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Azerbaijan Urges Global Assistance to Fight Armenian Mine Threats

By Nargiz Mammadli April 4, 2024

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Employees of the Azerbaijan National Agency for Mine Action (ANAMA) operate a minesweeper in the liberated lands / ANAMA

On International Day for Mine Awareness and Assistance in Mine Action on April 4, the Azerbaijani government emphasized the persistent menace of landmines within its borders and appealed for global support to eradicate these threats.

In a statement released on Thursday, the Azerbaijani Foreign Ministry highlighted the enduring challenges posed by landmines in the wake of the three-decade-long military occupation of Azerbaijan's Karabakh (Garabagh) region by Armenia.

The ministry recalled that Armenia's deployment of landmines in the Karabakh region is not only a danger but also a significant obstacle to the rehabilitation and rebuilding efforts in the area, as well as to the safe return of Azerbaijani IDPs to their ancestral homes.

The statement shed light on the discovery of 2,700 anti-personnel mines, produced by Armenia in 2021, in the Azerbaijani territories in 2022, in addition to the findings about over half a million landmines planted in the Karabakh region after the end of the 44-day war.

“Throughout the post-conflict period a total of 350 Azerbaijanis became landmine victims in the explosions which happen almost on a daily basis as a result of Armenia’s ongoing landmine threat. Among them 65 persons lost their lives, including 50 civilians and 15 military personnel,” the statement said.

Since the 1990s, the Karabakh and East Zangazur regions of Azerbaijan have seen heavy mine deployment by the Armenian forces, with at least one million mines planted.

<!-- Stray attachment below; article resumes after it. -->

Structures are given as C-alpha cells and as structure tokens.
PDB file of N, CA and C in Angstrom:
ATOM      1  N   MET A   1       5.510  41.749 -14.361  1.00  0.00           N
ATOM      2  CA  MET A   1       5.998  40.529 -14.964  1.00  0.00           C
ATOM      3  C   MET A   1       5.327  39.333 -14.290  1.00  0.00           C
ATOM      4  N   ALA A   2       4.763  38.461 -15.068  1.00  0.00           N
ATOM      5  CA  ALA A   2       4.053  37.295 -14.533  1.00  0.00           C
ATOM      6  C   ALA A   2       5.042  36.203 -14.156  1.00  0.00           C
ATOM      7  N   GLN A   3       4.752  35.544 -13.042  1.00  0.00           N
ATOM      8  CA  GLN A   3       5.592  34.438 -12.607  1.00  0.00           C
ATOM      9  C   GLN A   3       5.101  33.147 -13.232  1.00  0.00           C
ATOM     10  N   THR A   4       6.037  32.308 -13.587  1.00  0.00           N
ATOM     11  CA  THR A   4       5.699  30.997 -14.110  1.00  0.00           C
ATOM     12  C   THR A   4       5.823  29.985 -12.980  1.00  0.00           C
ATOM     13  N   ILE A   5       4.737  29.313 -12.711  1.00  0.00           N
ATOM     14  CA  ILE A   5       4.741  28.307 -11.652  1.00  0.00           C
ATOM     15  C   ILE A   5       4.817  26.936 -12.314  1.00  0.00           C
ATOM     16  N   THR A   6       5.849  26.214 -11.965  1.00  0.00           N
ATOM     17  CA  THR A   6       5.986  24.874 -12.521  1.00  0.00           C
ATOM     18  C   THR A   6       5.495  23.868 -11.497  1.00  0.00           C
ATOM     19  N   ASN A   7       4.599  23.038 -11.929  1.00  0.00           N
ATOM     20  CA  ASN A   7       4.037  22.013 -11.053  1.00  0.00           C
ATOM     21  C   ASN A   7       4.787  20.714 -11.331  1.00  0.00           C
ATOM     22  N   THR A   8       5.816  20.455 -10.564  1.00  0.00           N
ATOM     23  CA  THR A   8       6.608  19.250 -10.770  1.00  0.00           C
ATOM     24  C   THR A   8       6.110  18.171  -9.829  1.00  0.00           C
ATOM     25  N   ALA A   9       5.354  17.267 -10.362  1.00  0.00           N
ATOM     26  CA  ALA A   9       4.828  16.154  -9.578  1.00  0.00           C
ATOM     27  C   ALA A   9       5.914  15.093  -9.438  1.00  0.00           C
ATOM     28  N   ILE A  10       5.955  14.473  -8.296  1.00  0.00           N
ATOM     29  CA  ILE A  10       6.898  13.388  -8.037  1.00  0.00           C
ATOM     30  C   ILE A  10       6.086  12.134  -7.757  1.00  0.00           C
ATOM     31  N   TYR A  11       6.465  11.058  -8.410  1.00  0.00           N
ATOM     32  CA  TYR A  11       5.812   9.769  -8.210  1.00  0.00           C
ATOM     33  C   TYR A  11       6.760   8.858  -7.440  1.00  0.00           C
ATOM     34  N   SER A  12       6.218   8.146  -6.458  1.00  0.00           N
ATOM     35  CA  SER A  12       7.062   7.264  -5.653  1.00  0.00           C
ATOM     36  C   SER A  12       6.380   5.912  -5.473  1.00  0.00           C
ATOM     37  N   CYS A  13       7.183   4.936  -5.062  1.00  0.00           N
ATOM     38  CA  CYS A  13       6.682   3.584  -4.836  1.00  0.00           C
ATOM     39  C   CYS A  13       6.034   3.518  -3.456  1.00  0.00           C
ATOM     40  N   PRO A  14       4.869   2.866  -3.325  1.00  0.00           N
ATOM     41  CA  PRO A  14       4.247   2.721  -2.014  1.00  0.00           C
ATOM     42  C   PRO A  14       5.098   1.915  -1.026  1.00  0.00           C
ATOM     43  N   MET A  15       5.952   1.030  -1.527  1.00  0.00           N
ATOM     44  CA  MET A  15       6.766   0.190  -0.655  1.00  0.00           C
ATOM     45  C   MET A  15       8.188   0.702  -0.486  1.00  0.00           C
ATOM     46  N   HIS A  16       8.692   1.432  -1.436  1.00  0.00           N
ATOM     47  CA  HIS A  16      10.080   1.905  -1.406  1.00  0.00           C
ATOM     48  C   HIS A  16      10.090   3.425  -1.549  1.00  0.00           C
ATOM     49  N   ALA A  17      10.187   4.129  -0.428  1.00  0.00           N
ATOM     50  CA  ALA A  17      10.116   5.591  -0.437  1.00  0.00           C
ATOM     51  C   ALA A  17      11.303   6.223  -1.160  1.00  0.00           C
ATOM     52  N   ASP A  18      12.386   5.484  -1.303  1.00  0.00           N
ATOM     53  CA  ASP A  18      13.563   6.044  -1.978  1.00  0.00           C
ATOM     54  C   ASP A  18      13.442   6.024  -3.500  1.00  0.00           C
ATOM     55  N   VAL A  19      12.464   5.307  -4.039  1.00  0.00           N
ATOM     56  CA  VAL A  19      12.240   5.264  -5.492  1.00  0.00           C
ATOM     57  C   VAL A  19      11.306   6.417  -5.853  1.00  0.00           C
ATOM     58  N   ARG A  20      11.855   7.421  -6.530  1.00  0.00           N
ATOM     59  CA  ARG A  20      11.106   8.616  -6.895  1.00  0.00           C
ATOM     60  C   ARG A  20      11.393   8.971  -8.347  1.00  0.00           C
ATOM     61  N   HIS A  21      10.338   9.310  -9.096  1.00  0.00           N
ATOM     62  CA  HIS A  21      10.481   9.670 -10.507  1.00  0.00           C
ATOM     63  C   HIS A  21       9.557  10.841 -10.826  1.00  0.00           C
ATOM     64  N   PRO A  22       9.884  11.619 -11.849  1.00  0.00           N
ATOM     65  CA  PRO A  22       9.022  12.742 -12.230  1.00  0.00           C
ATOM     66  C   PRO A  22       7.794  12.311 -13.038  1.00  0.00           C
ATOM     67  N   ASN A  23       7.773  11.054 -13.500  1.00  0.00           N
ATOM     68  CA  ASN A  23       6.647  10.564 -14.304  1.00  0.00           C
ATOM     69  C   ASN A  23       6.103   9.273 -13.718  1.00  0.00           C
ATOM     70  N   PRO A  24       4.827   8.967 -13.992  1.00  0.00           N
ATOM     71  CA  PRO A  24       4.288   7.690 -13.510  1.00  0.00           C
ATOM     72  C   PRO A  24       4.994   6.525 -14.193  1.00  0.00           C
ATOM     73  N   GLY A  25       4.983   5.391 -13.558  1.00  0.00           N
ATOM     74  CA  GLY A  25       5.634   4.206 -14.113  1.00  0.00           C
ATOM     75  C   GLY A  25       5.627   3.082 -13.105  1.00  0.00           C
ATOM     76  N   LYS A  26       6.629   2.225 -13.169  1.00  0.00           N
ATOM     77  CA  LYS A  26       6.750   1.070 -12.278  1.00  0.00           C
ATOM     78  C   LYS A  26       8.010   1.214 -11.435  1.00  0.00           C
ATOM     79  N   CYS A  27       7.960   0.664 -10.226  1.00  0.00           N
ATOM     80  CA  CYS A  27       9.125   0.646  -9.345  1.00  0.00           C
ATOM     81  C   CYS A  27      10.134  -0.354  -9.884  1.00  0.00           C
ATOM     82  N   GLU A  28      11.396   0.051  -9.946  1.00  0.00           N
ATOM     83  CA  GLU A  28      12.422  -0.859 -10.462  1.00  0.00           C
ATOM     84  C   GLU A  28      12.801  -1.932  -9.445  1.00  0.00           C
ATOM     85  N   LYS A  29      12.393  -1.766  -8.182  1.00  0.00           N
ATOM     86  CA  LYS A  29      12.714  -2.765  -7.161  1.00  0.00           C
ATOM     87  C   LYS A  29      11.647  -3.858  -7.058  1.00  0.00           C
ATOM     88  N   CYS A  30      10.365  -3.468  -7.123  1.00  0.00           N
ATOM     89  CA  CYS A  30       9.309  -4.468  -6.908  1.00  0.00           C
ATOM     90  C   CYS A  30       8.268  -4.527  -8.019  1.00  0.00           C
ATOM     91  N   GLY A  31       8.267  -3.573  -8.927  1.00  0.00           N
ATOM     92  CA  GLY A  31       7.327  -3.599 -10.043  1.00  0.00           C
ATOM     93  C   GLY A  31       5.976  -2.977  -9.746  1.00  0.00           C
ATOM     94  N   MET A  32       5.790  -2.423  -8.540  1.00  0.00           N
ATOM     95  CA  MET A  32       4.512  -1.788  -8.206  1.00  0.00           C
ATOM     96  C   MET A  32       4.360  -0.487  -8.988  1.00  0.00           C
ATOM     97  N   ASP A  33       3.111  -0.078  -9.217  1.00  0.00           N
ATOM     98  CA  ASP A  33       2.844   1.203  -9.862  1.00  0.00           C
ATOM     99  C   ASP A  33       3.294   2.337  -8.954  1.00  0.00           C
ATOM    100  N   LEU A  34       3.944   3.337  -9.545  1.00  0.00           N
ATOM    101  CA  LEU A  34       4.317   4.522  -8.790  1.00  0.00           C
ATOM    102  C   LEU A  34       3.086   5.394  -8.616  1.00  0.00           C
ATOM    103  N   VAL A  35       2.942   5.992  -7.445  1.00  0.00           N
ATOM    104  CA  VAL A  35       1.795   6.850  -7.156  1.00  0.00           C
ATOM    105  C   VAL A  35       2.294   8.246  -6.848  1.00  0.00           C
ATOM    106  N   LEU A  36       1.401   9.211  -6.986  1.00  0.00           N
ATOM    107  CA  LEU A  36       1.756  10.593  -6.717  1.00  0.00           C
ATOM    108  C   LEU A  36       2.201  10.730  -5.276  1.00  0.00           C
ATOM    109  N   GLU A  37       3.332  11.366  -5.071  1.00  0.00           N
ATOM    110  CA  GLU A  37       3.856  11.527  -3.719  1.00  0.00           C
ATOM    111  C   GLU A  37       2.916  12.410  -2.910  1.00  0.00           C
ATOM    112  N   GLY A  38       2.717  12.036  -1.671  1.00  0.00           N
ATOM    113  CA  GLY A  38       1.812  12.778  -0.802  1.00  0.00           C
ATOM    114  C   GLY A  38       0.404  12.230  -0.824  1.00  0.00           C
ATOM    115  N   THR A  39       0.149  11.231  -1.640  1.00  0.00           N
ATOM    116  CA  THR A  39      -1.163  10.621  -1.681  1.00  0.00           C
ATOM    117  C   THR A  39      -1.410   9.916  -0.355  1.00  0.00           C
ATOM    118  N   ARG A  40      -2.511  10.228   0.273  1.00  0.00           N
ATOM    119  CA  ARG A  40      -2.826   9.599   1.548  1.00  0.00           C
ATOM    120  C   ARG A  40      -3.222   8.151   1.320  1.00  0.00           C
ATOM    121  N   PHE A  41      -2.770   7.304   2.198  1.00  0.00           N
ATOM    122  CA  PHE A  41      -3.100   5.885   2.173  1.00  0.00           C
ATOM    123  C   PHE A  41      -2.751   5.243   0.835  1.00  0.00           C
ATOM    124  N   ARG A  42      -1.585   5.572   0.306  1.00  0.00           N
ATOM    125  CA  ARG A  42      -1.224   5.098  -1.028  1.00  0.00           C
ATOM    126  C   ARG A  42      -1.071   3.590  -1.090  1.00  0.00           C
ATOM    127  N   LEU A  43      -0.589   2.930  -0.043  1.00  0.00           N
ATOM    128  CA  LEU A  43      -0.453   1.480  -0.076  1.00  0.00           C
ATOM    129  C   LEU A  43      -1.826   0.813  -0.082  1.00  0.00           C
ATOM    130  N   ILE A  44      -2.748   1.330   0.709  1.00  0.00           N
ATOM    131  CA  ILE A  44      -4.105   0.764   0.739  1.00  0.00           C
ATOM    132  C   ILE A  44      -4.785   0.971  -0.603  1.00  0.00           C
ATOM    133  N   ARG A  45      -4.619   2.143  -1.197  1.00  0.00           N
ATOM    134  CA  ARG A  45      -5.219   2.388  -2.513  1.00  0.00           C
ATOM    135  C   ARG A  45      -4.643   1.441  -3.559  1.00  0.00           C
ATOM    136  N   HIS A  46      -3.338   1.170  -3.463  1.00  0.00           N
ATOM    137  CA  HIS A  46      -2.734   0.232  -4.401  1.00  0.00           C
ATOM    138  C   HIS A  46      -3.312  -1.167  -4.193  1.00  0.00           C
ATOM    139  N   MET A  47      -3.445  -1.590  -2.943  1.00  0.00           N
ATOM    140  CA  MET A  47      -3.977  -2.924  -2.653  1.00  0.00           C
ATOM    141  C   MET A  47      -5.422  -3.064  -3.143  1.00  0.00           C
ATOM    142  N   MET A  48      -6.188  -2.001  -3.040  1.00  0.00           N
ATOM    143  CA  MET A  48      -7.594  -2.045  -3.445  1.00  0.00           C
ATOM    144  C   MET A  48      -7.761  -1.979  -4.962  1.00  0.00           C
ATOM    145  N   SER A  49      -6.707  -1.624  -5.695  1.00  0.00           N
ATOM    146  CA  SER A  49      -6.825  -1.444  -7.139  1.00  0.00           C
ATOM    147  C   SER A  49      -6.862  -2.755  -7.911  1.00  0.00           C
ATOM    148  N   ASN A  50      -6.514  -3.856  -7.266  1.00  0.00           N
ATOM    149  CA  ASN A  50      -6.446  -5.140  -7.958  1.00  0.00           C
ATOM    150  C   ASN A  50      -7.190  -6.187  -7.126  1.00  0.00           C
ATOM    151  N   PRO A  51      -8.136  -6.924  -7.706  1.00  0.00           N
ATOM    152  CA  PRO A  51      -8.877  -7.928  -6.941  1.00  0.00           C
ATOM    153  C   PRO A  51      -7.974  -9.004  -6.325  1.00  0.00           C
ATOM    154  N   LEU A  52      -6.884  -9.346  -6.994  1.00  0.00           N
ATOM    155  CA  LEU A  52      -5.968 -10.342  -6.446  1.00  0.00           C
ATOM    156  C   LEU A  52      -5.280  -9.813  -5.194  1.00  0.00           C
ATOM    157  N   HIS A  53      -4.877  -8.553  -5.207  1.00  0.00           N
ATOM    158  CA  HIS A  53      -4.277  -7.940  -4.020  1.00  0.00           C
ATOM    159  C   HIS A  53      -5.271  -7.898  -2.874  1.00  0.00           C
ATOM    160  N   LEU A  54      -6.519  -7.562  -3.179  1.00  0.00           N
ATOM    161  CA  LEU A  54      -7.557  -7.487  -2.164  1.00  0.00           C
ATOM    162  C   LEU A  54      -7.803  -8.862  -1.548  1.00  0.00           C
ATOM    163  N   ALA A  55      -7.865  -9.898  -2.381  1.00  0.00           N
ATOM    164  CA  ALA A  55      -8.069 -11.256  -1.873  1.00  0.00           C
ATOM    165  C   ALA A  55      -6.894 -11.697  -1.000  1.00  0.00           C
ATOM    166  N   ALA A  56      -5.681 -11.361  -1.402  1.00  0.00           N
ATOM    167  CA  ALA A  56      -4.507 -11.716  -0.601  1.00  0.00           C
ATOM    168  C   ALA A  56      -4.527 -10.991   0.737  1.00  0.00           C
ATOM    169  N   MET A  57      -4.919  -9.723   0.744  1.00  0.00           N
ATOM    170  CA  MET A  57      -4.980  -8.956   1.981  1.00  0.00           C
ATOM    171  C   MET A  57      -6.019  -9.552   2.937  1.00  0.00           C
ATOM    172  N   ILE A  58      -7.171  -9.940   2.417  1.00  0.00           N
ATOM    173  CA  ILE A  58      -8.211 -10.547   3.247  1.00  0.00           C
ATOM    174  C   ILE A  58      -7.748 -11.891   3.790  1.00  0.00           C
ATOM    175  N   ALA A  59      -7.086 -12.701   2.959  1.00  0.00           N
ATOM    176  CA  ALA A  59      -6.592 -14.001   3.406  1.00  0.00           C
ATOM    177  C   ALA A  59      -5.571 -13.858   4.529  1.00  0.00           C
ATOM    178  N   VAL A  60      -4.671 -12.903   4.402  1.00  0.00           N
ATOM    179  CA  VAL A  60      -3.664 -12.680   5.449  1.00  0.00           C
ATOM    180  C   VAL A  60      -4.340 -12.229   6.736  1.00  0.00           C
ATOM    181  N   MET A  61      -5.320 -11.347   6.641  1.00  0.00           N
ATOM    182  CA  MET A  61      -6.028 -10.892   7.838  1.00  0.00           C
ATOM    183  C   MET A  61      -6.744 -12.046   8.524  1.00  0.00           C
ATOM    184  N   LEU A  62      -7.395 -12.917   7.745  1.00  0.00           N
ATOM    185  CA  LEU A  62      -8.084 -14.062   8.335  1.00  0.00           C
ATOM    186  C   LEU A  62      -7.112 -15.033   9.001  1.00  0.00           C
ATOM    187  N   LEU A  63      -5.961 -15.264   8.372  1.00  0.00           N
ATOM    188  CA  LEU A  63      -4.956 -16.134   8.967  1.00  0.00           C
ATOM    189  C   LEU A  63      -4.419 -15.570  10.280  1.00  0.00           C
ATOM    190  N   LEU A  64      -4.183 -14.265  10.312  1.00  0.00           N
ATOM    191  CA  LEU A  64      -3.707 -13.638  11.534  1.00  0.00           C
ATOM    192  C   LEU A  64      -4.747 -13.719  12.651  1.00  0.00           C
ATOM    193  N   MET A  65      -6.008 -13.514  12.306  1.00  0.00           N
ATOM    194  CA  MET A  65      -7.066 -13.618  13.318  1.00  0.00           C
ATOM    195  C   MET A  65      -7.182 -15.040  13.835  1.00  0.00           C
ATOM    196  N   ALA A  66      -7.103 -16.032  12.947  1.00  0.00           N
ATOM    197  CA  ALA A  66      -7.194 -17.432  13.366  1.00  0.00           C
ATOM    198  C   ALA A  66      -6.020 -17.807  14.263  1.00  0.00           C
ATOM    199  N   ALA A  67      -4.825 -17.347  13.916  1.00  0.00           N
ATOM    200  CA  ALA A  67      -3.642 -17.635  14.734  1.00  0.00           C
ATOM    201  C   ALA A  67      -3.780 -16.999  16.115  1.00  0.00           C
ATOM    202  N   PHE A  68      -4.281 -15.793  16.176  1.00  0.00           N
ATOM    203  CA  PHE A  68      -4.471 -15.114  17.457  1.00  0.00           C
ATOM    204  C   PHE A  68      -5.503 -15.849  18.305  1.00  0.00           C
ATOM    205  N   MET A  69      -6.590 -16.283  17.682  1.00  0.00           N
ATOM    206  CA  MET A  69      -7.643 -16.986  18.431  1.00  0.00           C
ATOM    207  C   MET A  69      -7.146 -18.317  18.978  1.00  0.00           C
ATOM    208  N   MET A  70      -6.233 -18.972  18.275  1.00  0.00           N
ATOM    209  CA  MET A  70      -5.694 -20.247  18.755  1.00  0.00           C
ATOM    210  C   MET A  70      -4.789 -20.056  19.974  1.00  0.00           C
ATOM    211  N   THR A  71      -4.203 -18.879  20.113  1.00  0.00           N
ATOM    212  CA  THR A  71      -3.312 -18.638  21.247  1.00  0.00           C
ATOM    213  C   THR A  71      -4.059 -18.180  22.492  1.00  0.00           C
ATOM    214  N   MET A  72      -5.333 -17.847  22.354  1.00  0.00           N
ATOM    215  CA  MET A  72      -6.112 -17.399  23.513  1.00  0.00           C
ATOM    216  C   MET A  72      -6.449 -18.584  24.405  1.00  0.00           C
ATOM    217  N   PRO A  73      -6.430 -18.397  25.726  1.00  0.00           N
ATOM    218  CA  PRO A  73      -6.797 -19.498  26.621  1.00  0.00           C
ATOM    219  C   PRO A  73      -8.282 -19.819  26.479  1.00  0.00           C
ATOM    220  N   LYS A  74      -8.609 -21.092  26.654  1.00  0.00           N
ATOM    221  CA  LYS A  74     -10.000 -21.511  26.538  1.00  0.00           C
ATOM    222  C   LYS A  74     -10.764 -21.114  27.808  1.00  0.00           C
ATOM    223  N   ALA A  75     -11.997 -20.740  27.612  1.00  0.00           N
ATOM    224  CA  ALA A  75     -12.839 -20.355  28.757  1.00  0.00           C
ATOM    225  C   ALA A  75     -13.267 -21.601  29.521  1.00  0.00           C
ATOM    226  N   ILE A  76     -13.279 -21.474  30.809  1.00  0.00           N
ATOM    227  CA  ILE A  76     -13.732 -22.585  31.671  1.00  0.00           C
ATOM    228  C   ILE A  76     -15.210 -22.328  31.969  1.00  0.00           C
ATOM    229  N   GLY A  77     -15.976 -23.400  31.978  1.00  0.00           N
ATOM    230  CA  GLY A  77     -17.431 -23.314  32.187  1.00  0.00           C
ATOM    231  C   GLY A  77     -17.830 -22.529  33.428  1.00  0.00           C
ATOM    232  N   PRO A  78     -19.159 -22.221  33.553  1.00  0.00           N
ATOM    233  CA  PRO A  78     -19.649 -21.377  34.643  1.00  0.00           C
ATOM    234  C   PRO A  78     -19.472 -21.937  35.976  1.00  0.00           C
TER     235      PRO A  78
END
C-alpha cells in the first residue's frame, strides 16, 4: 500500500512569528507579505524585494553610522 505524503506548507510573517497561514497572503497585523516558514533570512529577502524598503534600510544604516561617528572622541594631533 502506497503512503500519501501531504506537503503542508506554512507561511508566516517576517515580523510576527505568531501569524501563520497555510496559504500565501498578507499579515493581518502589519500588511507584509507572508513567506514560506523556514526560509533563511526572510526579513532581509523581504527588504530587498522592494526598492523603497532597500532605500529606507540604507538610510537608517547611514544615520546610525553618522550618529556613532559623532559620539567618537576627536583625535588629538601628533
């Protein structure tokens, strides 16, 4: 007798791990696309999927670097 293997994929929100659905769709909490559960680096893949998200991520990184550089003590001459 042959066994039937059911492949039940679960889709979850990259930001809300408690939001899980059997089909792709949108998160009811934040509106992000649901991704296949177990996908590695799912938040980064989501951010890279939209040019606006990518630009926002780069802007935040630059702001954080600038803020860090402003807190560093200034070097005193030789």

Armenia and Azerbaijan had been locked in a decades-old armed conflict over the latter’s Karabakh (Garabagh) region. Following the Soviet Union’s dissolution in 1991, Armenia launched full-blown military aggression against Azerbaijan. The bloody war ended with a ceasefire in 1994 and saw Armenia forcibly occupying 20 percent of Azerbaijan’s internationally recognized territories. Over 30,000 Azerbaijanis were killed, nearly 4,000 went missing, and one million were expelled from those lands in a brutal ethnic cleansing campaign conducted by Armenia.

The conflict reignited on September 27, 2020, with Armenian attacks on Azerbaijani positions and civilian settlements, leading to a 44-day Azerbaijani counter-offensive. Azerbaijani forces liberated over 300 settlements, including the cities of Jabrayil, Fuzuli, Zangilan, Gubadli, and Shusha. The war ended on November 10, 2020, with a tripartite agreement signed by Armenia, Azerbaijan, and Russia, leading to the return of the Aghdam, Kalbajar, and Lachin districts to Azerbaijan.

Post-war, Azerbaijan has focused on demining the liberated areas to enable the return of displaced persons. However, Armenia's refusal to share the entire compilation of minefield maps has hindered these efforts.

After the 2020 war, Azerbaijan received minefield maps from Armenia for the Aghdam, Fuzuli, Zangilan districts, and other liberated areas, revealing 97,000 mines in Aghdam and 92,000 in Fuzuli and Zangilan. However, the reliability of the information, which was presented as a result of pressure from the international community, covering a small part of the landmine planted areas, was only 25%. The Foreign Ministry reported that over 55% of recent mine explosions occurred outside the areas mapped by Armenia.

In November 2022, Azerbaijan discovered and neutralized 350 PMN-E anti-personnel mines in the Lachin district, manufactured and laid post-2020 war by Armenia.

The persistent threat of landmines poses the significant obstacle to the repopulation of the liberated Azerbaijani lands. According to Azerbaijani government data, international experts estimate that it will take nearly 30 years and $25 billion to address demining-related issues.

In 2023, ANAMA cleared more than 53,000 hectares (130,000 acres) of territory from over 8,500 anti-personnel and anti-tank mines, as well as 23,000 unexploded ordnances (UXO). In March of this year, more than 400 mines and 1,200 UXOs were found and diffused on a nearly 6,100 hectares (15,000 acres) of lands.

“On 4 April – International Day for Mine Awareness and Assistance in Mine Action, Azerbaijan once again calls on the international community to take consistent measures for condemning the landmine threat of Armenia, providing landmine maps by this country, as well as rendering support to elimination of the landmine threat in Azerbaijan,” the Foreign Ministry of Azerbaijan said in the statement.